P-1: Artists and Entertainers

P-1 visas are intended for athletes and members of an entertainment group to come to the United States for particular athletic competitions or performances. The P-1A visa is specifically for athletes, whether individual or part of a team; coaches and other essential support personnel are eligible, as well. P-1B visas are for entertainers who are coming to the United State to perform as part of a group (note: this visa does not apply to individual entertainers). While the standards are less rigorous than they are for O-1 visas, P-1 visas nonetheless require the athlete or entertainment group to have an internationally recognized level of sustained performance. The league or tournament that P-1A athletes will be participating in must also be at an esteemed level that is recognized internationally. 

For individual athletes, P-1 visas can be valid for up to five years initially and can be extended for a total stay of 10 years. For athletic and entertainment groups, P-1 visas are available in increments of up to one year.

L-1: Intracompany Transferees

L-1 visas allow qualified U.S. employers to transfer executives and managers (L-1A) or professional employees with specialized knowledge (L-1B) from an affiliated foreign office to one of its U.S. offices. If the company does not have a U.S. office, it can send an executive or manager with an L-1A visa to establish one. The maximum initial stay is three years, or one year if the visa holder is coming to establish an office. L-1A employees can extend their visas for a maximum stay of seven years.

Family Members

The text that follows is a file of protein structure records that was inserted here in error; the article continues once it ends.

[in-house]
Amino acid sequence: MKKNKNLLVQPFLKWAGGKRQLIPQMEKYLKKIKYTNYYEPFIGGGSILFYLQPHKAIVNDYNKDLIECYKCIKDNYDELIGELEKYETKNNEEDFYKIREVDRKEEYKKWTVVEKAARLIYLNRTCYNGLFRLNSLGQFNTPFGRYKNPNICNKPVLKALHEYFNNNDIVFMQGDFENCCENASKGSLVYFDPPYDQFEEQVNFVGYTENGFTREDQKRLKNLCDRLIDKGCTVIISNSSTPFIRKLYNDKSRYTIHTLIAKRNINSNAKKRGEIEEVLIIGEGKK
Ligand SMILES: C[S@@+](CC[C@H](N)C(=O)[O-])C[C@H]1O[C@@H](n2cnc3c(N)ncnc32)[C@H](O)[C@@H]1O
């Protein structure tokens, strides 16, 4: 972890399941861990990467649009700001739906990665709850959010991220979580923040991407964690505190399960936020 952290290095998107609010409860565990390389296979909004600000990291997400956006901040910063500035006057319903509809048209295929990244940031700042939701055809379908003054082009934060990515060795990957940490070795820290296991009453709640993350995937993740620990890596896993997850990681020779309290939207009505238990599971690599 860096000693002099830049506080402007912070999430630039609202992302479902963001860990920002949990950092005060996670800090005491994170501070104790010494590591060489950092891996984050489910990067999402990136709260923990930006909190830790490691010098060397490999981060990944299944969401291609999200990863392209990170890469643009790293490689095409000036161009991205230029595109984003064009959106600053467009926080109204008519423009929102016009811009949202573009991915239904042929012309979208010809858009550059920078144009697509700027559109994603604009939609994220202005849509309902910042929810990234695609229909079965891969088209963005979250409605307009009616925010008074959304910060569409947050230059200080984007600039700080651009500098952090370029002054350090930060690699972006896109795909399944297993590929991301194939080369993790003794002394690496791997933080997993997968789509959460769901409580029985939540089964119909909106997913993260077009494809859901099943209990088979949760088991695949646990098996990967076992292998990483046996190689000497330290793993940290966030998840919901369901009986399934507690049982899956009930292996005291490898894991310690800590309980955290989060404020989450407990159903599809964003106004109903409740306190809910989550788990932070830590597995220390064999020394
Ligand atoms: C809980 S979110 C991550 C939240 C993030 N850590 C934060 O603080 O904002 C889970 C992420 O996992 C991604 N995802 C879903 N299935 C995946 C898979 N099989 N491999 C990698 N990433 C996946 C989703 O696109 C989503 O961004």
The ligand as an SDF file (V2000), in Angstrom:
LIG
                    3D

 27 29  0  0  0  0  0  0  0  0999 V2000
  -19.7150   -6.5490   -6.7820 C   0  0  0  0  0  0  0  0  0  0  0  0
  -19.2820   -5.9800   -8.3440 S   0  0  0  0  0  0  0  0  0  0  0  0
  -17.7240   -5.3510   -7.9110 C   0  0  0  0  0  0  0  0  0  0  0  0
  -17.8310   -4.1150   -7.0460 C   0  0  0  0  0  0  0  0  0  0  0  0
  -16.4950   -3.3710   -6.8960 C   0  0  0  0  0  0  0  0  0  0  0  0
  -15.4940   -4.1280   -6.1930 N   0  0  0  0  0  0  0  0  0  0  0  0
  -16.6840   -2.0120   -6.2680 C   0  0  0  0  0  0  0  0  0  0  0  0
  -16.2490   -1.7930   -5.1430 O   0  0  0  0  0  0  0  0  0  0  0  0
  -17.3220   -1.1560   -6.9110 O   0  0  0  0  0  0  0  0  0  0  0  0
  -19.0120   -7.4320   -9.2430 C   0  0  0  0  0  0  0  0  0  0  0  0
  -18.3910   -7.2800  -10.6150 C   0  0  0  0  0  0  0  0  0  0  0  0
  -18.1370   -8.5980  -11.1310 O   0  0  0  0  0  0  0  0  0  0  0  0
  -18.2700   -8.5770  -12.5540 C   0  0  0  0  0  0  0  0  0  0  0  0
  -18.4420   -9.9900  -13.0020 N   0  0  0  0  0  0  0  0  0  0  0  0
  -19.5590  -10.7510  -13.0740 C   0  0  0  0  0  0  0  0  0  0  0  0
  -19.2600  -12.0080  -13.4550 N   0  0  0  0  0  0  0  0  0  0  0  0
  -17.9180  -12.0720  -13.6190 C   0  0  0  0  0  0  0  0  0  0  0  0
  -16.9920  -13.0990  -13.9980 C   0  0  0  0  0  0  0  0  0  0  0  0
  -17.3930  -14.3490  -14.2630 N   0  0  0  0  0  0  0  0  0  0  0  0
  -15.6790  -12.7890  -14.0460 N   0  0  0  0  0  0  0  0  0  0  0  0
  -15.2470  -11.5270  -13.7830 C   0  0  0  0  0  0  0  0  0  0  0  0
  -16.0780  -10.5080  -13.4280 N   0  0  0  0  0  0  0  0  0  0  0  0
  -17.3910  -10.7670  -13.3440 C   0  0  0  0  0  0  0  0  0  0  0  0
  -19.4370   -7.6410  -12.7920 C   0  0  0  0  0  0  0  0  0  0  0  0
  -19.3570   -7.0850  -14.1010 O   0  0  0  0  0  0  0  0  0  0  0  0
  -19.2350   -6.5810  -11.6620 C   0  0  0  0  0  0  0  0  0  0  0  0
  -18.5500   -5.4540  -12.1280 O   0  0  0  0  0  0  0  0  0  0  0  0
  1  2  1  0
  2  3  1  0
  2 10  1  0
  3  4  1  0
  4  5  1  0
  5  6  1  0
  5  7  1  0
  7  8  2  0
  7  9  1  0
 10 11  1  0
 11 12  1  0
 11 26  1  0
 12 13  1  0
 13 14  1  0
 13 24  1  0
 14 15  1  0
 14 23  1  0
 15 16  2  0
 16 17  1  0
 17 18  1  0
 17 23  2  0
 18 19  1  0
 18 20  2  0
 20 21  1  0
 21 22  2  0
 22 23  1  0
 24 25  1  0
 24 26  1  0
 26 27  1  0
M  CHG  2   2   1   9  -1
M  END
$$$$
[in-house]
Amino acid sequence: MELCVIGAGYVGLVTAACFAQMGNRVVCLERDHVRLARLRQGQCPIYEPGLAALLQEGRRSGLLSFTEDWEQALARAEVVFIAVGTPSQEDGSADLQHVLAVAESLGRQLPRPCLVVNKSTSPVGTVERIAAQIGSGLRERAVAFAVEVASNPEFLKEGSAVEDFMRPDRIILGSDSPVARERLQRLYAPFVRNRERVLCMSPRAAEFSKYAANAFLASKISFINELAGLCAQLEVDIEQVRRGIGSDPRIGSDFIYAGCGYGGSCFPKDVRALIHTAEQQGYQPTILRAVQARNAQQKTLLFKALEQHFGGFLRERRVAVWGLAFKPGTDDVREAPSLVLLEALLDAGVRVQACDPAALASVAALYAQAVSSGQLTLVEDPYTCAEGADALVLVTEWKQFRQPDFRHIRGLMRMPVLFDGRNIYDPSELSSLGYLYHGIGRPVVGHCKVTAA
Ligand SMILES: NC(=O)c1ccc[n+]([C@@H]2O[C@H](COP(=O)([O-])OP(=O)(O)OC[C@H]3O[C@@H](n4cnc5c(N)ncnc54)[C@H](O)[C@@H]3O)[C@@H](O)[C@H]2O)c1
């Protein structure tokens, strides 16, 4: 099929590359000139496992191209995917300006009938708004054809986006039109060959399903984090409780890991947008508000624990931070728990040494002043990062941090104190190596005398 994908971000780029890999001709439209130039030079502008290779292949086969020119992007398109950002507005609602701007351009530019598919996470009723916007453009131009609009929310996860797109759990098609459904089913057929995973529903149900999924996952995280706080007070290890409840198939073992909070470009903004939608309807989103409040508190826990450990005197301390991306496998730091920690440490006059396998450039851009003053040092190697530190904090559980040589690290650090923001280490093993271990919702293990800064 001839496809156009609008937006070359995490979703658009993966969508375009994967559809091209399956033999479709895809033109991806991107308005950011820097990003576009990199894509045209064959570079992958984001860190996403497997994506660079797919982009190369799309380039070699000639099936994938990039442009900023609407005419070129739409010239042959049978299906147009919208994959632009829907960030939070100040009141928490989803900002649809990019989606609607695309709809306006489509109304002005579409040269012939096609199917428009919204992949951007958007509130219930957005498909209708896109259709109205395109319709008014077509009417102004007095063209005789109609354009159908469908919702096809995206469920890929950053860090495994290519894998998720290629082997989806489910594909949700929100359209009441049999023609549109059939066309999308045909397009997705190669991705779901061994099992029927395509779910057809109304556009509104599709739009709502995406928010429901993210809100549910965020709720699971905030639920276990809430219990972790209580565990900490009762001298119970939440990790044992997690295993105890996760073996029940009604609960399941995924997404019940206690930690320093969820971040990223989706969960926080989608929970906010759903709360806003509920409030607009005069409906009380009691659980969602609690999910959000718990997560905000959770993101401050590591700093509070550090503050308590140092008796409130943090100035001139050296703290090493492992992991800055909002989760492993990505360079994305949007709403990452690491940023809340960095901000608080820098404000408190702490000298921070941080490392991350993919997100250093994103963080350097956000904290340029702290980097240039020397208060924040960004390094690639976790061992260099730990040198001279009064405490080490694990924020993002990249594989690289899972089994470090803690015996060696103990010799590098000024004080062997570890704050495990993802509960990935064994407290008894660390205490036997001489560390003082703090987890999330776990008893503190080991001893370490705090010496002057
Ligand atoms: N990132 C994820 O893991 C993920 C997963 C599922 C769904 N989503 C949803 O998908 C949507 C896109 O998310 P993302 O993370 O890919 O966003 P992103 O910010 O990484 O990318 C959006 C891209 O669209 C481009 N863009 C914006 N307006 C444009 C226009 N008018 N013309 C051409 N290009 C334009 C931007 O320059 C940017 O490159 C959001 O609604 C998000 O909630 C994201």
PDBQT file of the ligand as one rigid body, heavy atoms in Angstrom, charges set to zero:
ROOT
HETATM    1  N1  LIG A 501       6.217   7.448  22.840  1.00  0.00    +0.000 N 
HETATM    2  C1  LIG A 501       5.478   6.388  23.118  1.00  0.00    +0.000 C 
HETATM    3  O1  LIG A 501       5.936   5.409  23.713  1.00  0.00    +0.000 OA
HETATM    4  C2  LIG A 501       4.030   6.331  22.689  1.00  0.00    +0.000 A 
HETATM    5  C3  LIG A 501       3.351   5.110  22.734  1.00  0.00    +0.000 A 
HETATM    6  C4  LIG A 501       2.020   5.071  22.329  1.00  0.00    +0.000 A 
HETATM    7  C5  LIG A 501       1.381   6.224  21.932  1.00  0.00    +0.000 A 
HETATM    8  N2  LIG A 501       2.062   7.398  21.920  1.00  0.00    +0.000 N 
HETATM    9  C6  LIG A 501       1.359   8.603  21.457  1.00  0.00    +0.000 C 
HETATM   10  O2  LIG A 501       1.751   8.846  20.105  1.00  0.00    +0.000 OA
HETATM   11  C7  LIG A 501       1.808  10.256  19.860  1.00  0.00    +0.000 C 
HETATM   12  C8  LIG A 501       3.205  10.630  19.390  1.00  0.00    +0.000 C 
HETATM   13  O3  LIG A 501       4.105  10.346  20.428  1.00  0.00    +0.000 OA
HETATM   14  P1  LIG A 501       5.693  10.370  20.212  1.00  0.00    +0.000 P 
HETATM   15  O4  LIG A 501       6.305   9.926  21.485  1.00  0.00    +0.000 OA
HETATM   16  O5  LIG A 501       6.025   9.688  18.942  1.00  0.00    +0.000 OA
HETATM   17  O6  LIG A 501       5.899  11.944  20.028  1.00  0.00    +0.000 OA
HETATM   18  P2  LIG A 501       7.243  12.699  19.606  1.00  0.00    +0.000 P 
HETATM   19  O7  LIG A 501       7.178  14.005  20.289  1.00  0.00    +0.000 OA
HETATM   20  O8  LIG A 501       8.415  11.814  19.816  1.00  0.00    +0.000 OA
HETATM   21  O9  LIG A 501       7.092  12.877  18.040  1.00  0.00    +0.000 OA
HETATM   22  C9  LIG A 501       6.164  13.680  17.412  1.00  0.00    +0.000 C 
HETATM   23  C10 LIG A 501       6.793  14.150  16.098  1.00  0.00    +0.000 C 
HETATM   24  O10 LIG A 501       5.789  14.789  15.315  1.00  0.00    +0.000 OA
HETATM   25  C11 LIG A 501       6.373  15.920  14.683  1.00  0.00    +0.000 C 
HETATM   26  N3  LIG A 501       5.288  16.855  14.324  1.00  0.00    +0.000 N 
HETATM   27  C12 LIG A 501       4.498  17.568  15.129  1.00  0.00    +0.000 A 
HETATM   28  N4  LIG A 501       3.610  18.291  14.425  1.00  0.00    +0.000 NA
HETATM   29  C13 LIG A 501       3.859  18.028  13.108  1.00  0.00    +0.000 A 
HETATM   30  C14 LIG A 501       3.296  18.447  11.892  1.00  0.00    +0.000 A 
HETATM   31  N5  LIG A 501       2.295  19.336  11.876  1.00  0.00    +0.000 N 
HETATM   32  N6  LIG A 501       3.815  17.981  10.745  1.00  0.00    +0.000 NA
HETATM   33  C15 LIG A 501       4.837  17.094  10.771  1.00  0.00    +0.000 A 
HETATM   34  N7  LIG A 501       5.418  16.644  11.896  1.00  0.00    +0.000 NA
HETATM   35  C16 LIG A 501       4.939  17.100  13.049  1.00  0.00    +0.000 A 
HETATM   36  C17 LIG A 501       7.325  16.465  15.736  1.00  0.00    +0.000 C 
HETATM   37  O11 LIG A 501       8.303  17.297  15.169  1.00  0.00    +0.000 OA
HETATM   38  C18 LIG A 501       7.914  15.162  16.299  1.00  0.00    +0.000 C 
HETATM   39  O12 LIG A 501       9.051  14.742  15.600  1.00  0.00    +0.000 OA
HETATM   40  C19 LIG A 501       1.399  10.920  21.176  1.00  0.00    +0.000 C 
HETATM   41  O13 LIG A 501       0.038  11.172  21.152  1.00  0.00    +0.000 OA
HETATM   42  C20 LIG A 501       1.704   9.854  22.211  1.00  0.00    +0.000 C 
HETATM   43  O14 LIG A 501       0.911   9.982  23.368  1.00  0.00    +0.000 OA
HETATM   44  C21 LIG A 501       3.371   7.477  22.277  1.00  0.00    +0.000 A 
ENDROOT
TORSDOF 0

With each of the aforementioned nonimmigrant visa categories, spouses and unmarried children under age 21 may apply for nonimmigrant visas to accompany you. The visas for both you and your family members will be valid for the length of the work assignment, up to the maximum period allotted per visa category. 

Employment-Based Visa Application Process

For each of these visas, a qualified employer must submit a petition with U.S. Citizenship and Immigration Services (USCIS) on your behalf, using Form I-129, Petition for a Nonimmigrant Worker, and include supporting documentation. Different visas have additional requirements for employers. For the H-1B visa, for instance, the employer must file a labor condition application (LCA) with the Department of Labor (DOL), while H-2A and H-2B visas require that temporary labor certification applications be filed with the DOL. 

Next Steps

If USCIS approves the petition, your prospective employer will be notified, and you will be told to apply for your visa using Form DS-160, Online Nonimmigrant Visa Application. In nearly all cases, you will also need to schedule an interview with a U.S. Consulate or Embassy in your country. Wait times for interview appointments vary by location, season and visa category. 

Bolour/Carl Immigration Group is a full-service immigration law firm. If you would like to speak to a work/employment-based visa lawyer, contact us at 323-857-0034 or info@americanvisas.net.  

About the Author

Ally Bolour

Ally Bolour has been practicing immigration law since 1996. He is the Founding and Managing Partner at Bolour / Carl Immigration Group, a full service immigration law firm based in Los Angeles with satellite offices in Salinas, CA and Palm Springs, CA. He is an Elected Director at the American Immigration Lawyers Association (AILA). Previously, he served on the Board of Trustees at the American Immigration Council. He is a member of the LA County Bar Association & the LGBT Bar Association. Ally is a frequent speaker on immigration issues for AILA and other local, national, and international organizations. He is fluent in Persian.